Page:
Recommended Reading:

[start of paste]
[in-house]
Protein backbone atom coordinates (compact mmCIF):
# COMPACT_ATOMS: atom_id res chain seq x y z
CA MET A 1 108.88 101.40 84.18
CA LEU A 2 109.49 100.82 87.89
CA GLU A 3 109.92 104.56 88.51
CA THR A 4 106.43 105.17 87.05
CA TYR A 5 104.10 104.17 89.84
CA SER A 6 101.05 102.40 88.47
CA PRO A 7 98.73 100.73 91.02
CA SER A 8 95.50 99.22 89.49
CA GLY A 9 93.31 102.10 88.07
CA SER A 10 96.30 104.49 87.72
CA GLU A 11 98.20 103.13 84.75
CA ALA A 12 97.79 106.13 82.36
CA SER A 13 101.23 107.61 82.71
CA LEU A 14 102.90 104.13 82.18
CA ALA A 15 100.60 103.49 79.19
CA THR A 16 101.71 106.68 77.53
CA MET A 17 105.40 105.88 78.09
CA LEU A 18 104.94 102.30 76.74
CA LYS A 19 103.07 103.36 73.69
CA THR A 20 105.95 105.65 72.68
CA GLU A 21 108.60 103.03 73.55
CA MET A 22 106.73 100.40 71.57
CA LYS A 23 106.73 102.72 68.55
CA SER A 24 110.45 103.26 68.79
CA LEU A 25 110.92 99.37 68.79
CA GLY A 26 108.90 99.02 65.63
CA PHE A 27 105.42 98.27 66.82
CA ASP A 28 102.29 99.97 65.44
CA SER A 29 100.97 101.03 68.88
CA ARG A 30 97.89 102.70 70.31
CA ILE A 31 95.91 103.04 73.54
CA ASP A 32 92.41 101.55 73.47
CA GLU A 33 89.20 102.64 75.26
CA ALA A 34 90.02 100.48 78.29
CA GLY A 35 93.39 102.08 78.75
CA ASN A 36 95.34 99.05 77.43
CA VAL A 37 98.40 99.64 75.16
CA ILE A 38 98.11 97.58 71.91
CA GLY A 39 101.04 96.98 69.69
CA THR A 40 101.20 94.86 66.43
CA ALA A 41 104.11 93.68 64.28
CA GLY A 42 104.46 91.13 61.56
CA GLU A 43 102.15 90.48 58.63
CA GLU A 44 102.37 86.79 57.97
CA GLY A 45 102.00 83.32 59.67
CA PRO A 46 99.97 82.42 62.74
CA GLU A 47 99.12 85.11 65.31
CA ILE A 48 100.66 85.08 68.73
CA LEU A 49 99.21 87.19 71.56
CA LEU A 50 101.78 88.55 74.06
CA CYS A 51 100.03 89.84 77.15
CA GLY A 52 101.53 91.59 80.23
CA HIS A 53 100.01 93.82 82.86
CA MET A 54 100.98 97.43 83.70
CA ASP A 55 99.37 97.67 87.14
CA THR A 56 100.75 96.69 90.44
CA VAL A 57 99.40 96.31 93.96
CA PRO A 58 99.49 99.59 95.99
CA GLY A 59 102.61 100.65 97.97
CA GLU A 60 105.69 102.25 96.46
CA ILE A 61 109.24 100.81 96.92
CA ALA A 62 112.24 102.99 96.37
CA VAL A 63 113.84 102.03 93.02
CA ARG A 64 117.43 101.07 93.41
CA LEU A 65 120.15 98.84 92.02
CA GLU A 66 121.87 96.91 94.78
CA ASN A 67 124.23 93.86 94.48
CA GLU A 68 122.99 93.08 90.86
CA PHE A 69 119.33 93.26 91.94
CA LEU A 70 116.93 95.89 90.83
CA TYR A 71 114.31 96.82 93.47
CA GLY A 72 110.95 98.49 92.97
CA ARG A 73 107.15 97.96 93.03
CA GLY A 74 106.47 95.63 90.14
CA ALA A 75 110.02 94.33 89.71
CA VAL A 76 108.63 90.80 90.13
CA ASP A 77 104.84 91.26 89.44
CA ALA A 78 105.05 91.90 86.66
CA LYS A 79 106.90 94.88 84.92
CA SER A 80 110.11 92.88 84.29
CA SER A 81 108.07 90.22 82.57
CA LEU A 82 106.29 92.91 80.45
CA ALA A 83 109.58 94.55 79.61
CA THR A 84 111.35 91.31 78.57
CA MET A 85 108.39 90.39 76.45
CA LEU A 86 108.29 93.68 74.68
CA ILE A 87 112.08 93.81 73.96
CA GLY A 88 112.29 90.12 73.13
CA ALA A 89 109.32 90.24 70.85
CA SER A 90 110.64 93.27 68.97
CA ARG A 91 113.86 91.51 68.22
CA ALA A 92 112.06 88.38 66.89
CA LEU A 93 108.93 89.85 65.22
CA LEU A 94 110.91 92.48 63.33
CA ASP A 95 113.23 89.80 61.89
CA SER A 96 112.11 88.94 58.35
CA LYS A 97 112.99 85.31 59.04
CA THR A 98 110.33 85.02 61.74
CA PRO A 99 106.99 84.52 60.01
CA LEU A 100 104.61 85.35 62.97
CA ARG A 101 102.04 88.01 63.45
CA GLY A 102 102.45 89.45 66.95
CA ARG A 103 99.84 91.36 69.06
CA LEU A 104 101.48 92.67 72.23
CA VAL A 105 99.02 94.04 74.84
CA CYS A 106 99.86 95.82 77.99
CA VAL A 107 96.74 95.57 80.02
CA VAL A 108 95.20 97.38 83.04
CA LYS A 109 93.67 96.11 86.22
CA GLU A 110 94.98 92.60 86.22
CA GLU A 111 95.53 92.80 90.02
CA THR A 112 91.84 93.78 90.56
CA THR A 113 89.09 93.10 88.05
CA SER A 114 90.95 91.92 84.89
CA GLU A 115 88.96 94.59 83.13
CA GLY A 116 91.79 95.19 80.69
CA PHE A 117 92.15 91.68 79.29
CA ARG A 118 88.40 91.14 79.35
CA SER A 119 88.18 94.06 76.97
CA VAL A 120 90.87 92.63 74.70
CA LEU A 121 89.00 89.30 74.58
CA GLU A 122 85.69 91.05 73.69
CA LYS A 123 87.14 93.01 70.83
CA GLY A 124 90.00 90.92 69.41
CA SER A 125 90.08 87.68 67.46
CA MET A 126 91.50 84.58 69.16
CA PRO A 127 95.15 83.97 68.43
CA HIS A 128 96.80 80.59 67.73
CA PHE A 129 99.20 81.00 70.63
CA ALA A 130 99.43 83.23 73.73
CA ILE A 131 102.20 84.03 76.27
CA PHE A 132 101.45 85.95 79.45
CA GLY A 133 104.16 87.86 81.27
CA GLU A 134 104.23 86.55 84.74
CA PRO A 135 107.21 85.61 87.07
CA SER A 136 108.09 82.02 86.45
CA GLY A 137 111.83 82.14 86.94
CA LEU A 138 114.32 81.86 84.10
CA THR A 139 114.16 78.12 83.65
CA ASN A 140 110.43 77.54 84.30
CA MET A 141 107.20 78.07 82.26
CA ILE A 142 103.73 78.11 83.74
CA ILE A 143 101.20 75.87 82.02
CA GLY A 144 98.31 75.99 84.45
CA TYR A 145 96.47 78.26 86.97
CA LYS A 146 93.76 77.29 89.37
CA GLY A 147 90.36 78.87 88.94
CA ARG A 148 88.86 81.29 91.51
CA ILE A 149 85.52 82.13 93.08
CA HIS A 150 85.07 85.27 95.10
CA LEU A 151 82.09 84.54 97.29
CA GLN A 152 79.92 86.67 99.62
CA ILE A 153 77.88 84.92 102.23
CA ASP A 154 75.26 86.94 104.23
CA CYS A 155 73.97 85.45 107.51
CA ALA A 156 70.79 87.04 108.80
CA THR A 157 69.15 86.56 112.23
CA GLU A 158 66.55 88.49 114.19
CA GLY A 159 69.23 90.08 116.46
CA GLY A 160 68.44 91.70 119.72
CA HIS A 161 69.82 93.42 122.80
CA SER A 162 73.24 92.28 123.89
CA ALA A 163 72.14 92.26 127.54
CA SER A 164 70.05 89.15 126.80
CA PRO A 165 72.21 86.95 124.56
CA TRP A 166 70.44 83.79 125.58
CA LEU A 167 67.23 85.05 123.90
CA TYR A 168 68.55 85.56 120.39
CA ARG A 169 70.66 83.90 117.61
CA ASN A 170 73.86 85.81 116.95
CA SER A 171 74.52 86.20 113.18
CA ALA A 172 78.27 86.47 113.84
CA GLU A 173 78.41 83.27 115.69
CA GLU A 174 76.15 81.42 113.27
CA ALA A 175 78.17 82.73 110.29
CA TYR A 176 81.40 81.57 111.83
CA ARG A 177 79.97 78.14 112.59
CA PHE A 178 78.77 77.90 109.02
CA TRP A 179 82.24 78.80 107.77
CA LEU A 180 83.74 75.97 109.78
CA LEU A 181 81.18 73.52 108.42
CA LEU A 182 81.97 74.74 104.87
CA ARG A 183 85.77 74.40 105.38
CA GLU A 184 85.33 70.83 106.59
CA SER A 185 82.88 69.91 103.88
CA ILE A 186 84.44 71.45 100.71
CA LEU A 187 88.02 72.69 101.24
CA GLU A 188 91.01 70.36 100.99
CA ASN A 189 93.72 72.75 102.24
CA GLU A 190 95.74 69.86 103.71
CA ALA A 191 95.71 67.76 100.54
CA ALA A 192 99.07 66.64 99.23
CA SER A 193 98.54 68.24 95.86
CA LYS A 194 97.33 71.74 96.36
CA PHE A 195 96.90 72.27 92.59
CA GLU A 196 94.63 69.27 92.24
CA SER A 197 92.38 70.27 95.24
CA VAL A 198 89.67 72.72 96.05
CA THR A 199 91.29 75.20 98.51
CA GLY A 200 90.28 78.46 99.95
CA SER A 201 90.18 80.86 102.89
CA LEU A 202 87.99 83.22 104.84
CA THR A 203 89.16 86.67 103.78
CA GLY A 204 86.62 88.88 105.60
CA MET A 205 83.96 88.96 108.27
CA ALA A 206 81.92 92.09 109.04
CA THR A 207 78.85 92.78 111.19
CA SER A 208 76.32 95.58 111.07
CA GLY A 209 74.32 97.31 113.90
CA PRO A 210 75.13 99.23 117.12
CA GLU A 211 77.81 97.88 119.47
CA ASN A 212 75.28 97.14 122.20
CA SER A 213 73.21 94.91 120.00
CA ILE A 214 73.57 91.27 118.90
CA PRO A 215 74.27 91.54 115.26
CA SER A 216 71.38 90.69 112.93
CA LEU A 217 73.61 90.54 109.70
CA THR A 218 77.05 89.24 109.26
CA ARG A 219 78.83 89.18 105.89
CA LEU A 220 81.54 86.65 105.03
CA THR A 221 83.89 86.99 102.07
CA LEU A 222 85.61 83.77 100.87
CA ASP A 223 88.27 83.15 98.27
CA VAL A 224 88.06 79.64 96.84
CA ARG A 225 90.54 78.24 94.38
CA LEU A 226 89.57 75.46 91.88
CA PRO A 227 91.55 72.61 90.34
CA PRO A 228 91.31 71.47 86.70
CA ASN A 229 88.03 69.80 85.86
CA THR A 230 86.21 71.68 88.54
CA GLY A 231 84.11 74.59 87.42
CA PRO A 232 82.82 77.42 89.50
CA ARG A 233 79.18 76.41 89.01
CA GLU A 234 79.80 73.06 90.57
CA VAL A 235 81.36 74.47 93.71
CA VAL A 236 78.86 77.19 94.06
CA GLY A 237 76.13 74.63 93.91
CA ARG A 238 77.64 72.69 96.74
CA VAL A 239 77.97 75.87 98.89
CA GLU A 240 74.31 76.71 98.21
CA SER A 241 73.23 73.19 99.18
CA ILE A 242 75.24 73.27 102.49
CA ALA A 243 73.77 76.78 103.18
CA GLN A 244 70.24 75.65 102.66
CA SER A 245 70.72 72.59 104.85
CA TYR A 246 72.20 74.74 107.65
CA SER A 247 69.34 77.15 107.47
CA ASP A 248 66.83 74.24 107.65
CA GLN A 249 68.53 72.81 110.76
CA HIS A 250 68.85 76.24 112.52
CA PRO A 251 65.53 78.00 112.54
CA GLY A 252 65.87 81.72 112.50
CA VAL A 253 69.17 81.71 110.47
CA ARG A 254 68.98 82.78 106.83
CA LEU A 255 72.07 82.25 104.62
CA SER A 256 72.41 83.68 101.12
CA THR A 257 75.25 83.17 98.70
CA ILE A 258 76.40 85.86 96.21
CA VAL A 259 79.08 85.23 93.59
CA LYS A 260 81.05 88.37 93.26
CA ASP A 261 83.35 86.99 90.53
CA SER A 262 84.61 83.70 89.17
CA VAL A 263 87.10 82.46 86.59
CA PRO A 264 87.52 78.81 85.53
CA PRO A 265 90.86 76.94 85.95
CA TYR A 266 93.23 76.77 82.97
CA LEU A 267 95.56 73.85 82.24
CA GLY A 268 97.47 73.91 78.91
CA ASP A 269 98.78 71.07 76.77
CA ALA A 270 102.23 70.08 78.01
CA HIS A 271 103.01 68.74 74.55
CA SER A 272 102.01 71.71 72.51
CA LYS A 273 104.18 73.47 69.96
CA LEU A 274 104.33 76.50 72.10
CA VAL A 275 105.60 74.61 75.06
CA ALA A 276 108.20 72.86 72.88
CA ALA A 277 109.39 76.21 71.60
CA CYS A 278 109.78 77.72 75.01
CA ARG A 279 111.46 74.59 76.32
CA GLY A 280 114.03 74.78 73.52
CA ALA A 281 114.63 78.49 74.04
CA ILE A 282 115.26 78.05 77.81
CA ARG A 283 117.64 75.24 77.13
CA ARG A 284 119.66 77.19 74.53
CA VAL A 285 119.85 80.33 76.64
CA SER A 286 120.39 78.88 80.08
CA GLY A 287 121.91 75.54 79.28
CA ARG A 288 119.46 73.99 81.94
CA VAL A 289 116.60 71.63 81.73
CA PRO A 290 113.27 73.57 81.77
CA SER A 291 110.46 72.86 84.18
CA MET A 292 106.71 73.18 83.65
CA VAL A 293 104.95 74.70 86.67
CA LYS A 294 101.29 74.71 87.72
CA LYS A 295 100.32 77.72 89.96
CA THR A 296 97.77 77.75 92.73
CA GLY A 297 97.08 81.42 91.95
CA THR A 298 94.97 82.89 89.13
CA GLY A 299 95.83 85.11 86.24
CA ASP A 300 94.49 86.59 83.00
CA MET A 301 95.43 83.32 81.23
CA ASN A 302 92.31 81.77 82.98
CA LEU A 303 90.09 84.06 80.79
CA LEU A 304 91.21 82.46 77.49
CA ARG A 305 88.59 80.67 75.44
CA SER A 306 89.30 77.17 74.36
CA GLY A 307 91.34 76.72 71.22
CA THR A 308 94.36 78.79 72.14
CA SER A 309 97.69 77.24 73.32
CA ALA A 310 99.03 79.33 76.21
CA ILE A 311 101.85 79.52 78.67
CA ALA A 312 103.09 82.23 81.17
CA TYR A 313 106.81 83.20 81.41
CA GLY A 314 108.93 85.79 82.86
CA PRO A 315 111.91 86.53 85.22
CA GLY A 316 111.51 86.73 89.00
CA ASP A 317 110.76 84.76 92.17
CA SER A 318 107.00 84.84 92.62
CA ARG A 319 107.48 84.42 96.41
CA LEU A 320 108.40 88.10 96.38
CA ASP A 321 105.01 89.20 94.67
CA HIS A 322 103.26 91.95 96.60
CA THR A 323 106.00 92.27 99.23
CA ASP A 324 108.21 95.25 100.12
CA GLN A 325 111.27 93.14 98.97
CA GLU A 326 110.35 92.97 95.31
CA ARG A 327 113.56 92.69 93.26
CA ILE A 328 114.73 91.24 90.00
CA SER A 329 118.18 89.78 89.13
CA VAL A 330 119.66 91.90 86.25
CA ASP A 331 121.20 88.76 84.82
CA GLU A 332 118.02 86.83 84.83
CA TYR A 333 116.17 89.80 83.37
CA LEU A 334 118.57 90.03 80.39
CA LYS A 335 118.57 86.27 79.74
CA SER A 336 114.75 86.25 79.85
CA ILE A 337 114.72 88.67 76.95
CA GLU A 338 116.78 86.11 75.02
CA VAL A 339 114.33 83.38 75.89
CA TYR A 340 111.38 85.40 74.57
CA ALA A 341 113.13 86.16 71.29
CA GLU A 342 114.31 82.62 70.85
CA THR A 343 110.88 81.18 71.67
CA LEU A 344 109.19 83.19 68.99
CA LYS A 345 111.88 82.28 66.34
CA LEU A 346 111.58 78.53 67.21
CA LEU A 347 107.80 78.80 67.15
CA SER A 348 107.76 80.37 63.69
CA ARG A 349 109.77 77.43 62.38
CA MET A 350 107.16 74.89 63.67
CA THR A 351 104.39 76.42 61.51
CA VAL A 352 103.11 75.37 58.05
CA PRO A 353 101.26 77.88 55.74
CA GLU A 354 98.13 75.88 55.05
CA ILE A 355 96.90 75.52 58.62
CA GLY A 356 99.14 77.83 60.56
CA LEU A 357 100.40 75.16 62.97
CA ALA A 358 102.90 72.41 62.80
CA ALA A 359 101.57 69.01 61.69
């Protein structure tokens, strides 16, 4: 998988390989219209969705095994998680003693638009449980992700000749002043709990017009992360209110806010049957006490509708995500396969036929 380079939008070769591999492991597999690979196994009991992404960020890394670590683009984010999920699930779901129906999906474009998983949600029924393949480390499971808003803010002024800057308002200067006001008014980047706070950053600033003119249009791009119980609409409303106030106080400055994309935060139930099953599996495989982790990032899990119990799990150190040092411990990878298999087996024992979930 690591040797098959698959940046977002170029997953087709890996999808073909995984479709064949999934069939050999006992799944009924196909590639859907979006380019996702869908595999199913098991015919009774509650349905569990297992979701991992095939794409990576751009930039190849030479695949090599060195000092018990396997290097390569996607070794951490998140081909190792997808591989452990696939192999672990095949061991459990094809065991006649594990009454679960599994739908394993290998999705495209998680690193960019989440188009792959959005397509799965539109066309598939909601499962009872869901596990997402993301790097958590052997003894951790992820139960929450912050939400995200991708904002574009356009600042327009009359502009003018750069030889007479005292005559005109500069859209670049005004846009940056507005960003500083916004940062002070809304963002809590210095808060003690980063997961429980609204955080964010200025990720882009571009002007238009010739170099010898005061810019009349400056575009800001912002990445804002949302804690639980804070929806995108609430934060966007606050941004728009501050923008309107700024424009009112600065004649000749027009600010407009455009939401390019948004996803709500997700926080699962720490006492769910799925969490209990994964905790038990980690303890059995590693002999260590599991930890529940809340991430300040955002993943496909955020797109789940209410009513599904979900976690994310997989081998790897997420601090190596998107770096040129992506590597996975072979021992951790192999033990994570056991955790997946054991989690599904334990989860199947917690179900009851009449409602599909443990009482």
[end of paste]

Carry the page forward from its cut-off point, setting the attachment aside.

This text draws on research published in the following works: Stephen Blake, Half of the World: The Social Architecture of Safavid Isfahan, 1590-1722 (Costa Mesa: Mazda Publishers, 1999), a documentary history of Isfahanís architecture and urbanism during the Safavid period, based on many primary sources not elsewhere translated into English with up-to-date bibliography; as well as the excellent chapter devoted to Islamic capitals and complexes in Sheila S. Blair and Jonathan M. Bloom, Islamic Arts (London: Phaidon Press, 1997). For further contextual visual analysis of Safavid architecture, see the relevant chapters in another survey by Blair and Bloom, The Art and Architecture of Islam, 1250-1800 (London and New Haven: Yale University Press, 1994) and Oleg Grabar, The Great Mosque of Isfahan (New York and London: NYU Press, 1990). A vast selection of unparalleled photographs of Isfahan are to be found in Gholam-Hosein Arabís Isfahan (Tehran: Yassavoli Publications, 2000). For thematic treatments of Persian architecture across other periods, see Nader Ardalan, The Sense of Unity: the Sufi Tradition in Persian Architecture (Chicago: University of Chicago Press, 1973) and Arthur Upham Pope, Persian Architecture: The Triumph of Form and Color (New York, 1965). On the political and social history of Safavid Persia, refer to The Cambridge History of Iran, vol. 6: The Timurid and Safavid Periods, eds. Peter Jackson and Laurence Lockhart (Cambridge, Eng.: Cambridge University Press, 1986) and more recently the essays published in Safavid Persia: The History and Politics of an Islamic Society, ed. Charles Melville (London: I. B. Tauris, 1996). For more information, more pictures, and study and travel suggestions: